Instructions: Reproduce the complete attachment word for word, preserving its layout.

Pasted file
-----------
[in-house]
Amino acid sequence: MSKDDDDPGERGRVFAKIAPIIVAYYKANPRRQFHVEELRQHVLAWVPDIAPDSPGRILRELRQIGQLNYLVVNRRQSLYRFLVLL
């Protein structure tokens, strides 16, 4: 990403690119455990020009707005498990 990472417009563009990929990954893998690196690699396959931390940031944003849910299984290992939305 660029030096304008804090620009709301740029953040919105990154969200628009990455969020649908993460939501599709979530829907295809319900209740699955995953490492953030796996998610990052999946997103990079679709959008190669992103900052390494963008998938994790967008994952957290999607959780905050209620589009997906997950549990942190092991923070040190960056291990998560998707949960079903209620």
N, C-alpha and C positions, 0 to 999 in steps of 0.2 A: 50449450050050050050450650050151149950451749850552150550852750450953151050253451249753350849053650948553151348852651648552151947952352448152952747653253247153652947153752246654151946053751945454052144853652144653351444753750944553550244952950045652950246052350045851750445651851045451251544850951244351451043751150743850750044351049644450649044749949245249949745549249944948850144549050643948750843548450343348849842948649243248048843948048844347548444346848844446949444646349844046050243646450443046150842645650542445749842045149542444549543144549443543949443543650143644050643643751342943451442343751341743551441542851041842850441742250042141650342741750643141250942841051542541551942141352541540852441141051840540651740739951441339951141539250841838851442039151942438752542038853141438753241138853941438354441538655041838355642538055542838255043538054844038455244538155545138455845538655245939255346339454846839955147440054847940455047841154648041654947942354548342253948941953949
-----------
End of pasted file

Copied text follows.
[in-house]
Amino acid sequence: MSKDDDDPGERGRVFAKIAPIIVAYYKANPRRQFHVEELRQHVLAWVPDIAPDSPGRILRELRQIGQLNYLVVNRRQSLYRFLVLL
């Protein structure tokens, strides 16, 4: 990403690119455990020009707005498990 990472417009563009990929990954893998690196690699396959931390940031944003849910299984290992939305 660029030096304008804090620009709301740029953040919105990154969200628009990455969020649908993460939501599709979530829907295809319900209740699955995953490492953030796996998610990052999946997103990079679709959008190669992103900052390494963008998938994790967008994952957290999607959780905050209620589009997906997950549990942190092991923070040190960056291990998560998707949960079903209620």
N, C-alpha and C positions, 0 to 999 in steps of 0.2 A: 50449450050050050050450650050151149950451749850552150550852750450953151050253451249753350849053650948553151348852651648552151947952352448152952747653253247153652947153752246654151946053751945454052144853652144653351444753750944553550244952950045652950246052350045851750445651851045451251544850951244351451043751150743850750044351049644450649044749949245249949745549249944948850144549050643948750843548450343348849842948649243248048843948048844347548444346848844446949444646349844046050243646450443046150842645650542445749842045149542444549543144549443543949443543650143644050643643751342943451442343751341743551441542851041842850441742250042141650342741750643141250942841051542541551942141352541540852441141051840540651740739951441339951141539250841838851442039151942438752542038853141438753241138853941438354441538655041838355642538055542838255043538054844038455244538155545138455845538655245939255346339454846839955147440054847940455047841154648041654947942354548342253948941953949